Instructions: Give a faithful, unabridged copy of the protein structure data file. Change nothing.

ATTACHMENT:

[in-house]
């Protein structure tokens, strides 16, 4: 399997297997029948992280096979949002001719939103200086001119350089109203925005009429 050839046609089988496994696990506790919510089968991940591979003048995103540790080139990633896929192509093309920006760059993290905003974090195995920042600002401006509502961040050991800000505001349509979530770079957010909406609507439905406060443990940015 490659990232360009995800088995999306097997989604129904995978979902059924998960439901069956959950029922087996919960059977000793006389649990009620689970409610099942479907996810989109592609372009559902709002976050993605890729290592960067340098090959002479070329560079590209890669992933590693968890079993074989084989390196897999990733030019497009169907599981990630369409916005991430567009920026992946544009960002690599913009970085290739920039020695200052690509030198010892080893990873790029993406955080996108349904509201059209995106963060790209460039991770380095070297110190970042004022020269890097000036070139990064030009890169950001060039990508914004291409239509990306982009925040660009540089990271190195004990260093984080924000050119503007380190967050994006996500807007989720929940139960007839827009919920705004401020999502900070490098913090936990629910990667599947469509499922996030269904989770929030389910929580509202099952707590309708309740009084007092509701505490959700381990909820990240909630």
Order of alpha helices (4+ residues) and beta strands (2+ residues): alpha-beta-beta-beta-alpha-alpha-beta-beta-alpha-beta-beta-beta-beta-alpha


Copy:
[in-house]
């Protein structure tokens, strides 16, 4: 399997297997029948992280096979949002001719939103200086001119350089109203925005009429 050839046609089988496994696990506790919510089968991940591979003048995103540790080139990633896929192509093309920006760059993290905003974090195995920042600002401006509502961040050991800000505001349509979530770079957010909406609507439905406060443990940015 490659990232360009995800088995999306097997989604129904995978979902059924998960439901069956959950029922087996919960059977000793006389649990009620689970409610099942479907996810989109592609372009559902709002976050993605890729290592960067340098090959002479070329560079590209890669992933590693968890079993074989084989390196897999990733030019497009169907599981990630369409916005991430567009920026992946544009960002690599913009970085290739920039020695200052690509030198010892080893990873790029993406955080996108349904509201059209995106963060790209460039991770380095070297110190970042004022020269890097000036070139990064030009890169950001060039990508914004291409239509990306982009925040660009540089990271190195004990260093984080924000050119503007380190967050994006996500807007989720929940139960007839827009919920705004401020999502900070490098913090936990629910990667599947469509499922996030269904989770929030389910929580509202099952707590309708309740009084007092509701505490959700381990909820990240909630």
Order of alpha helices (4+ residues) and beta strands (2+ residues): alpha-beta-beta-beta-alpha-alpha-beta-beta-alpha-beta-beta-beta-beta-alpha